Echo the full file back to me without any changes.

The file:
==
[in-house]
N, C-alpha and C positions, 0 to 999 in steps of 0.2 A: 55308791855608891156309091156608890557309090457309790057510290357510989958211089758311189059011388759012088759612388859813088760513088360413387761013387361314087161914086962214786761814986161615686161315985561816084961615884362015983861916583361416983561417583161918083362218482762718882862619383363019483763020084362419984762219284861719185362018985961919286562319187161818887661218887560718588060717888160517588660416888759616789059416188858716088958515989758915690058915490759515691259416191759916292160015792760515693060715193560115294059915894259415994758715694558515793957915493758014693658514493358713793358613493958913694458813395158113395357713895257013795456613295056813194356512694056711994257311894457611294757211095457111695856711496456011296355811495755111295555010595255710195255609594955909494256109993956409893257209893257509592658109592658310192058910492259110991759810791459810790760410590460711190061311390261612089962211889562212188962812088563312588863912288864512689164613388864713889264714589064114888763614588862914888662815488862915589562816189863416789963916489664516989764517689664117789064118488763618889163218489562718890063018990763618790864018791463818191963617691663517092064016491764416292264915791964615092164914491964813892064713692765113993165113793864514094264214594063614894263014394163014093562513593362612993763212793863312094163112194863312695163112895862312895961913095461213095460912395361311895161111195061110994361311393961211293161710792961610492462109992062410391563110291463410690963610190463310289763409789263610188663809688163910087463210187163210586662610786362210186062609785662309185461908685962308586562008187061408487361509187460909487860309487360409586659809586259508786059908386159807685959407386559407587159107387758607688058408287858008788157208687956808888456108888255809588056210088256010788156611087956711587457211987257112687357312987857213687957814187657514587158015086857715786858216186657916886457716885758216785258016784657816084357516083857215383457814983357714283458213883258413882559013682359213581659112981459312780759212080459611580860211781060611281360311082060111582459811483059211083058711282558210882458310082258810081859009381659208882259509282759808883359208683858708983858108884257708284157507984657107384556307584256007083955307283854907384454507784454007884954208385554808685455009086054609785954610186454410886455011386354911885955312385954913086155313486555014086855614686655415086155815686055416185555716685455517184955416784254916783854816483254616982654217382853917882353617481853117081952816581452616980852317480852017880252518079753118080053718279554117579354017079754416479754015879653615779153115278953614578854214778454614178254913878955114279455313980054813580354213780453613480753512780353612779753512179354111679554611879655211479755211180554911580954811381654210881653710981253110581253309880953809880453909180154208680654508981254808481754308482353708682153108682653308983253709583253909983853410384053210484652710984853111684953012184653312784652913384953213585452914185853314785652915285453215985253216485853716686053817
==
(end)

[in-house]
N, C-alpha and C positions, 0 to 999 in steps of 0.2 A: 55308791855608891156309091156608890557309090457309790057510290357510989958211089758311189059011388759012088759612388859813088760513088360413387761013387361314087161914086962214786761814986161615686161315985561816084961615884362015983861916583361416983561417583161918083362218482762718882862619383363019483763020084362419984762219284861719185362018985961919286562319187161818887661218887560718588060717888160517588660416888759616789059416188858716088958515989758915690058915490759515691259416191759916292160015792760515693060715193560115294059915894259415994758715694558515793957915493758014693658514493358713793358613493958913694458813395158113395357713895257013795456613295056813194356512694056711994257311894457611294757211095457111695856711496456011296355811495755111295555010595255710195255609594955909494256109993956409893257209893257509592658109592658310192058910492259110991759810791459810790760410590460711190061311390261612089962211889562212188962812088563312588863912288864512689164613388864713889264714589064114888763614588862914888662815488862915589562816189863416789963916489664516989764517689664117789064118488763618889163218489562718890063018990763618790864018791463818191963617691663517092064016491764416292264915791964615092164914491964813892064713692765113993165113793864514094264214594063614894263014394163014093562513593362612993763212793863312094163112194863312695163112895862312895961913095461213095460912395361311895161111195061110994361311393961211293161710792961610492462109992062410391563110291463410690963610190463310289763409789263610188663809688163910087463210187163210586662610786362210186062609785662309185461908685962308586562008187061408487361509187460909487860309487360409586659809586259508786059908386159807685959407386559407587159107387758607688058408287858008788157208687956808888456108888255809588056210088256010788156611087956711587457211987257112687357312987857213687957814187657514587158015086857715786858216186657916886457716885758216785258016784657816084357516083857215383457814983357714283458213883258413882559013682359213581659112981459312780759212080459611580860211781060611281360311082060111582459811483059211083058711282558210882458310082258810081859009381659208882259509282759808883359208683858708983858108884257708284157507984657107384556307584256007083955307283854907384454507784454007884954208385554808685455009086054609785954610186454410886455011386354911885955312385954913086155313486555014086855614686655415086155815686055416185555716685455517184955416784254916783854816483254616982654217382853917882353617481853117081952816581452616980852317480852017880252518079753118080053718279554117579354017079754416479754015879653615779153115278953614578854214778454614178254913878955114279455313980054813580354213780453613480753512780353612779753512179354111679554611879655211479755211180554911580954811381654210881653710981253110581253309880953809880453909180154208680654508981254808481754308482353708682153108682653308983253709583253909983853410384053210484652710984853111684953012184653312784652913384953213585452914185853314785652915285453215985253216485853716686053817